Bodyweight (lb)After 1 Month Training (lb)After 6 Months Training (lb)After 2 Years Training (lb)After 5+ Years Training (lb)
110325380113+
130446899136+
1505683117156+
1706897134176+
19079111150194+
21091124165211+
230101136179227+
250112148193242+
270122160206257+
290131171218271+
310141182230284+
Male 1 rep max shoulder press standards across a range of body weights.

Men are able to shoulder press in the range of 32 pounds to 284+ pounds. And as expected, the exact weight a man can shoulder press is influenced by his bodyweight and training level.

Now, here are the shoulder press 1RMs for women at a range of body weights and training levels:

Bodyweight (lb)After 1 Month Training (lb)After 6 Months Training (lb)After 2 Years Training (lb)After 5+ Years Training (lb)
9017315176+
11022386087+
13027456897+
150325176106+
170365783114+
190416289121+
210456795128+
2304871100134+
2505276105140+
Female 1 rep max shoulder press standards across a range of body weights.

Women are able to shoulder press in the range of 17 pounds to 140+ pounds. And just like men, the exact weight a woman can shoulder press will be influenced by her bodyweight and training level.

Check out my other article to find out workout duration to gain muscle.

8. Shoulder Press Strength Progression Based On Gender.

Males are expected to see shoulder press strength progression at a 124% faster rate than females due to a larger hormonal response (especially testosterone and growth hormone). However, this assumes all training and diet variables are kept the same for both groups.

infographic showing shoulder pressing progression rate

How I produced this statistic:

First, I took the same graphs from fig 1 and fig 2.

Then I drew a line of best fit across all body weights for each training level. This produced fig 3 and fig 4 (see below).

Next, I calculated the gradient of the slope for each line, and used this as an indicator for shoulder press strength progression rate (a steep line indicates faster progression and vice versa).

The calculated gradients have been labeled on each line (see below).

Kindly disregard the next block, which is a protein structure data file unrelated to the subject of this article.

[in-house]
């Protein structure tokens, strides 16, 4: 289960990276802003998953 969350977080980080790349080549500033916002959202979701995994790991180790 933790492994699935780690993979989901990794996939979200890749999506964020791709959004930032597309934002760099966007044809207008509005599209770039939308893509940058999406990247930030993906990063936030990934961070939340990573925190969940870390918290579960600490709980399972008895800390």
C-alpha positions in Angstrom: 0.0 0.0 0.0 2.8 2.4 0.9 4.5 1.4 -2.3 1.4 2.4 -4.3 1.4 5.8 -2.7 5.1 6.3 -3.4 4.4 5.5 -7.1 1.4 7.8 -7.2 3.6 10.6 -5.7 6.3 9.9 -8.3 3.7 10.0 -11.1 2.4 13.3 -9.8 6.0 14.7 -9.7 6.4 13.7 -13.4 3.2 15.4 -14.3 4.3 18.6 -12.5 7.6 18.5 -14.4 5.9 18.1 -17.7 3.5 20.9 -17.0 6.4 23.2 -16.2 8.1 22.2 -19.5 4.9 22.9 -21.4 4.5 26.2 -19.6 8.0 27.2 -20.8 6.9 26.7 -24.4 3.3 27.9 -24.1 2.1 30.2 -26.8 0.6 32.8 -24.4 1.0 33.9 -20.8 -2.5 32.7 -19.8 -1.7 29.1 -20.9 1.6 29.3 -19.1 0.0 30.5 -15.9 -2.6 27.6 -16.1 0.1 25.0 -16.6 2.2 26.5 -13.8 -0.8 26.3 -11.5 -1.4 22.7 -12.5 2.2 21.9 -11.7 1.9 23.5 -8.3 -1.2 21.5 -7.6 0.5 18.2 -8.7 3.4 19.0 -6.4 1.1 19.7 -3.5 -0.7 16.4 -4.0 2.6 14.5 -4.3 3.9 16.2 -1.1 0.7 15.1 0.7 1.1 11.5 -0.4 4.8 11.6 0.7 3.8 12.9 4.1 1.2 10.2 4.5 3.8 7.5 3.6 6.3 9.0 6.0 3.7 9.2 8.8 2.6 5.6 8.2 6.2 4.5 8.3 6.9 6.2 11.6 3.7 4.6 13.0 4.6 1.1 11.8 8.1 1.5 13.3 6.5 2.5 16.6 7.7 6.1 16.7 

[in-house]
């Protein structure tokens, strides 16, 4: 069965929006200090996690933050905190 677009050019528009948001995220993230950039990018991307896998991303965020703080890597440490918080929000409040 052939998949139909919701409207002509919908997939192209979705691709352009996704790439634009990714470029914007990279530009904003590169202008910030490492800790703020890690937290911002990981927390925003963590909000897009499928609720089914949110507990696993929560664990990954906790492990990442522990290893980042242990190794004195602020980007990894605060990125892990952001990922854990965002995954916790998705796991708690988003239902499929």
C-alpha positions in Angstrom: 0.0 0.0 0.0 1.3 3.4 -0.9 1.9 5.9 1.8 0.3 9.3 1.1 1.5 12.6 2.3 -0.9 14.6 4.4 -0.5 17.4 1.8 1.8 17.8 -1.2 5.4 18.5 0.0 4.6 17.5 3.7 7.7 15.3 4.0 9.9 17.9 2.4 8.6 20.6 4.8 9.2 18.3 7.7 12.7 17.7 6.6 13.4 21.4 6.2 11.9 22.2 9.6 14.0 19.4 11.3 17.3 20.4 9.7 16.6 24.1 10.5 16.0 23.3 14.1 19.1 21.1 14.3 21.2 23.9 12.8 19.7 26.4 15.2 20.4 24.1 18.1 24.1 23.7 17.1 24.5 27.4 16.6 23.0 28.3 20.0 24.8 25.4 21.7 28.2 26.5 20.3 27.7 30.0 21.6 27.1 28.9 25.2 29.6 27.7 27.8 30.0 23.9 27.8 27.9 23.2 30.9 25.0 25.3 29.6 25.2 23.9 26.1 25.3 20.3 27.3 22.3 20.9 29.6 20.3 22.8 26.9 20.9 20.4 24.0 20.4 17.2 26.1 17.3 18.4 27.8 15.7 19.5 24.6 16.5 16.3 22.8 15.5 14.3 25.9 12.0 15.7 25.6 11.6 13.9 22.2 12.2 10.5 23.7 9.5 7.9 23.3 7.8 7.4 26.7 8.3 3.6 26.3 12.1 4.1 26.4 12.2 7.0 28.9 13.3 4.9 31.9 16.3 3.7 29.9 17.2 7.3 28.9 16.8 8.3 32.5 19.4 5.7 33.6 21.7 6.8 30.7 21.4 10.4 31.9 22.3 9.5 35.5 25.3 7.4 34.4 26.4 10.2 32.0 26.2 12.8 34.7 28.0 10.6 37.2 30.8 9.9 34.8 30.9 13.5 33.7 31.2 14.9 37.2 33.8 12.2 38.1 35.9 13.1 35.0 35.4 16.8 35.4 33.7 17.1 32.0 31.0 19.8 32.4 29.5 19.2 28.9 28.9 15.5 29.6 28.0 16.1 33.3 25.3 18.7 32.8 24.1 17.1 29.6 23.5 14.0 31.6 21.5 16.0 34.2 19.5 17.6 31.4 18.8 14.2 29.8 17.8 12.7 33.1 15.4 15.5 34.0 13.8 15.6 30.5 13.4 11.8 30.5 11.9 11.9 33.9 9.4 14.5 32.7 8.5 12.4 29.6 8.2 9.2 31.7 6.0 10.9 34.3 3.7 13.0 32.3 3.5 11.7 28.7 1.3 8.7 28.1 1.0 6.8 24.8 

Here are the shoulder press rates of progression for men:

line graph showing male shoulder press progression rate
Fig 3. Male rates of shoulder press strength development according to training level.

As seen from fig 3 above, the shoulder press rates of progression for men are: 

  • Beginners- 5.5 slope gradient
  • Novices- 6.4 slope gradient
  • Intermediates- 7.4 slope gradient
  • Advanced- 8.5 slope gradient
  • Elites- 9.4 slope gradient

Next, I averaged the gradients for each training level. And this shows that men have an average shoulder press progression rate of 7.4.

Here are the shoulder press rates of progression for women:

line graph showing female shoulder press progression rate
Fig 4. Female rates of shoulder press strength development according to training level.

As seen from fig 3 above, the shoulder press rates of progression for women are: 

  • Beginners- 2.1 slope gradient
  • Novices- 2.7 slope gradient
  • Intermediates- 3.3 slope gradient
  • Advanced- 3.9 slope gradient
  • Elites- 4.4 slope gradient

By averaging the gradients for each training level, this shows that women have an average shoulder press progression rate of 3.3.

Taken together, males can expect to see shoulder press strength progression at a 124% faster rate than females.

This difference in strength progression is explained in a 2018 study, which notes that males release much more testosterone and growth hormone in response to training.

9. Shoulder Pressing Is The Best Exercise To Develop Your Shoulders.

The shoulder press activates the deltoids 14.2% more than the bench press. Similarly, the shoulder press also activates the deltoids 12.4% more than the lateral raise. This makes the shoulder press a superior exercise to develop the shoulders, compared to the bench press and lateral raise.

How I produced this statistic:

The deltoids (shoulder muscles) can be trained with lots of different exercises. But this 2020 study sought to find out which is the best for activating the deltoids.

13 men performed the shoulder press, laterall raise, and bench press at 60% of 1RM.

The scientists then used electrodes to study activation of the following muscles:

  • Anterior deltoids- front shoulder.
  • Lateral deltoids- side shoulder.
  • Posterior deltoids- rear shoulder.

Here’s what they found:

Muscle:Shoulder Press Muscle Activity